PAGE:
worth $22 just as It romes from the
trapper's hands, which Is away above
any price paid for more than thirty
years. Quite a few Usher are caught
through northern Minnesota and these
are worth from $8 to $10. Beaver are
very ararre In this state. They are
worth from $7 to $9 each.
The higher prices paid for furs will
also prove a boon to the Minnesota
Indians, or such of them at least as
have any business ability. A good
many or the Indians trap during the
winter, but the trouble with the major
ity of them Is that they do not know
the value of t"eir catch and are likely
to sell a $22 ower pelt for $4 or $5, and
a $11 mink pelt for a dollar, or perhaps
a pint of whiskey. The white man is
well aware of this fact, and some a
gents make it their business during the
winter to do nothing but buy furs of
the Indians, selling them later at a
handsome margin of profit.
Theso agents usually travel from re
servation to reservation by dog team
or snow shoes.
Even the Httlo weasel, scores of
which daily leave their tiny tracks
In the snow on the outskirts of the
towns are worth $1 each for their pelts.
They were valueless three years ago,
and two years ago were worth 10 cents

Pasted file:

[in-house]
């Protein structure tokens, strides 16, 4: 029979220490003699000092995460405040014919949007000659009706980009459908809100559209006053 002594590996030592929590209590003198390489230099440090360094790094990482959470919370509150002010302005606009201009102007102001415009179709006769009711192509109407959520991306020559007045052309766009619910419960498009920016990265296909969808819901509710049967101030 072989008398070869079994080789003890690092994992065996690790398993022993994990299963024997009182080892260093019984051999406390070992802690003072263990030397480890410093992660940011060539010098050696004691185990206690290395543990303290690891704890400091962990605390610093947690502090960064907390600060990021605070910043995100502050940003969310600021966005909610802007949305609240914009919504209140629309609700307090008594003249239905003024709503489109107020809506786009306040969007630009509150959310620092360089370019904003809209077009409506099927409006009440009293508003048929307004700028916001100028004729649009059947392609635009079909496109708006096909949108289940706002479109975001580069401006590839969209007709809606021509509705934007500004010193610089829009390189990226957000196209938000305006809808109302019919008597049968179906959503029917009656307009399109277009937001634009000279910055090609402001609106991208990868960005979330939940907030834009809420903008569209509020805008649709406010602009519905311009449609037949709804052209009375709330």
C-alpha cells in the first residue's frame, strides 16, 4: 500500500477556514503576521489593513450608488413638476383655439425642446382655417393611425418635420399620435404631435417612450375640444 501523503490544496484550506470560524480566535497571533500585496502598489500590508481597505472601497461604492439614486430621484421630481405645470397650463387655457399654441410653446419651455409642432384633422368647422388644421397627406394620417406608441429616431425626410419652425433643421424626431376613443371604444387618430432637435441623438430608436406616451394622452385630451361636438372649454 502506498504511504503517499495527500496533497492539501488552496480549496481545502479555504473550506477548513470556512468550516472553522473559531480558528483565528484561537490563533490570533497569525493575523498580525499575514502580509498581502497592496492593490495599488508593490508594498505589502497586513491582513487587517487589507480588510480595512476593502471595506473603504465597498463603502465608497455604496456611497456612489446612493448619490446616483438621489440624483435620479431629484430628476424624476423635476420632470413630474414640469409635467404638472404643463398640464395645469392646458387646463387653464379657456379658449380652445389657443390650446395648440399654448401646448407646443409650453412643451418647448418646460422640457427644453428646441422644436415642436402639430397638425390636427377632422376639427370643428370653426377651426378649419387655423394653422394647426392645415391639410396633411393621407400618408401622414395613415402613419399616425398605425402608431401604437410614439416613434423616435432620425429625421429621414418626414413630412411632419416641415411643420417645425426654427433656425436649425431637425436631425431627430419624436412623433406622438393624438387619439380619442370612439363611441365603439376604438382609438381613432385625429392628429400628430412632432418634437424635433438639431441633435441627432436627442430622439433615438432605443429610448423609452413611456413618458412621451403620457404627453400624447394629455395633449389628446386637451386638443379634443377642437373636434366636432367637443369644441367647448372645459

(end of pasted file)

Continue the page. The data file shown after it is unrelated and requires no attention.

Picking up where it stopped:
each. For a time last winter the pelts
brought 60 cents each. The weasel
also belongs to the homologue of the
American sable together with the mar
ten, mink, fisher and otter. The Ameri
can sable really Is the marten, accord
ing to some authorities. It is common
ly called the pine marten, and nt first
glance the only distinguishing feature
between It and the mink Is a snot of
beautiful orange color on Its throat,
just under the chin.
A grizzly bear skin la worth $40, If
In the best condition, hut of course
grizzly bears are unknown In the
Lake Region. Many black bears are
trapped and shot, however, by settlers,
Indians and trappers.
Woman's Sweet Will.
On a pillar erected In Canterbury,
appears the following:
"Where Is the roan who has the power and
To fU'.m the torrent of a woman's will:
For If ah will, aba will, and you may
And If aha won't she won't, sad that's
the cud ou't."
Evolution of Woman,
When 7W hmntrht woe to all mankind
Old Adam called her wo-uiau.
But when sha woo-ed with love so kind.
He then pronounced her wno-man.
But now with folly and with pride.
Their husbands' noeketa trlninilne.
The ladlea are so full of whims
"IL9 people can uieu wiiiui-uieu.
UNCLE SAM'S SECOND NAVY
TRAINING SCHOOL FOR,
Plenty of Work and Study-Lack of